DESIGN: Prospective population-based survey by postal questionnaires in 1991, 1992, and 1996.
SETTING: The municipal of Ebeltoft, Denmark.
SUBJECTS: Two thousand people aged 30 to 50 years, representative of the Danish population.Main outcome measure Number of days with low back pain during the past year.
RESULTS: One thousand three hundred seventy were recruited of whom 813 (59%) were followed to 5 years. The responders could be divided into 3 groups with regard to LBP: no pain, short-term pain, and long-lasting/recurring pain. More than one third of people who experienced LBP in the previous year did so for >30 days. Forty percent of people with LBP >30 days at baseline remained in that group 1 and 5 years later, and 9% with LBP >30 days in year 0 were pain free in year 5. People with LBP in year 0 were 4 times more likely to have LBP in year 1, and 2 times more likely to be affected in year 5.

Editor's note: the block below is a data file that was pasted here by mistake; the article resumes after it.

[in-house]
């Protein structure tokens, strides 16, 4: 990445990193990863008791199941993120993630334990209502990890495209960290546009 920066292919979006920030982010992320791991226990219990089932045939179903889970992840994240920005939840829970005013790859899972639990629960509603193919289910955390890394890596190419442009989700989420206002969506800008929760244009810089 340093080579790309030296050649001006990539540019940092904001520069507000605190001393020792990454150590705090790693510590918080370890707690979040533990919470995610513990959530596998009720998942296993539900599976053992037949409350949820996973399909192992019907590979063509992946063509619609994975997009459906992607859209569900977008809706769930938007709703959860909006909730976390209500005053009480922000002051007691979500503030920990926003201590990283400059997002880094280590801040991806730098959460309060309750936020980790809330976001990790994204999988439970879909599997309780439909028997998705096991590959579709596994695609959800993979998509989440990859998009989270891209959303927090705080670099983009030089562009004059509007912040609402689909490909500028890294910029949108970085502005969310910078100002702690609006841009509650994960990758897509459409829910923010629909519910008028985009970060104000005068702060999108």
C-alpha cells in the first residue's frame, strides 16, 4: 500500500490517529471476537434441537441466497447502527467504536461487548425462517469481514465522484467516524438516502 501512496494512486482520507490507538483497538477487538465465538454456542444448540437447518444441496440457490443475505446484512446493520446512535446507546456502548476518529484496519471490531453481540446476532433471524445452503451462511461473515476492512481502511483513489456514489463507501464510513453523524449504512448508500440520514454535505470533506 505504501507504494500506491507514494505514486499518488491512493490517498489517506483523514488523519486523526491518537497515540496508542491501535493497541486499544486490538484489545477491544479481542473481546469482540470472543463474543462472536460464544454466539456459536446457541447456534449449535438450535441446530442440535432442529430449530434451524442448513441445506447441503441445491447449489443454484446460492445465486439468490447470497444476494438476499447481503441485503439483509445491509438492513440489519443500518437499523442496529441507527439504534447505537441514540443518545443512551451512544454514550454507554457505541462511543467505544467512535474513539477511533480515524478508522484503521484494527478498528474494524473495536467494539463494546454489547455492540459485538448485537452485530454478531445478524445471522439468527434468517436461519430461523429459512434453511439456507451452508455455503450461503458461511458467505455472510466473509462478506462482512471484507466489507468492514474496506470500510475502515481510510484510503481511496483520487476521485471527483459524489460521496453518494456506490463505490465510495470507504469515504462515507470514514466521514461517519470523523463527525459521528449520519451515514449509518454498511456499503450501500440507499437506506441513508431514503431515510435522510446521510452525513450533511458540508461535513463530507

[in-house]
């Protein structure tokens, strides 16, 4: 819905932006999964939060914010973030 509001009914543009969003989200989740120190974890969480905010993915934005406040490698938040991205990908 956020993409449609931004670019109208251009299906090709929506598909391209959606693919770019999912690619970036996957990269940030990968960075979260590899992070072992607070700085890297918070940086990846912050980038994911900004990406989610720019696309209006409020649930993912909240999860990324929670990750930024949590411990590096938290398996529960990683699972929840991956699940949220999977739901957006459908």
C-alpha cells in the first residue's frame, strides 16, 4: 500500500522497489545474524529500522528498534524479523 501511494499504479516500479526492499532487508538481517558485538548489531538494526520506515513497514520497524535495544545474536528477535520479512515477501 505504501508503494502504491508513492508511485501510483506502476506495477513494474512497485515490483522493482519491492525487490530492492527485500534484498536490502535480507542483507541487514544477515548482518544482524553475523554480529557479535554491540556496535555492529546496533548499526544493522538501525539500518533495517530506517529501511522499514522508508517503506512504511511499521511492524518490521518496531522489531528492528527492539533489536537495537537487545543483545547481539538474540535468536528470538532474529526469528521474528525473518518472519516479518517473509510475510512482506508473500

CONCLUSIONS: Low back pain should not be considered transient and therefore neglected, since the condition rarely seems to be self-limiting but merely presents with periodic attacks and temporary remissions. On the other hand, chronicity as defined solely by the duration of symptoms should not be considered chronic.
Click on the above link for the PubMed record for this letter; full text by subscription.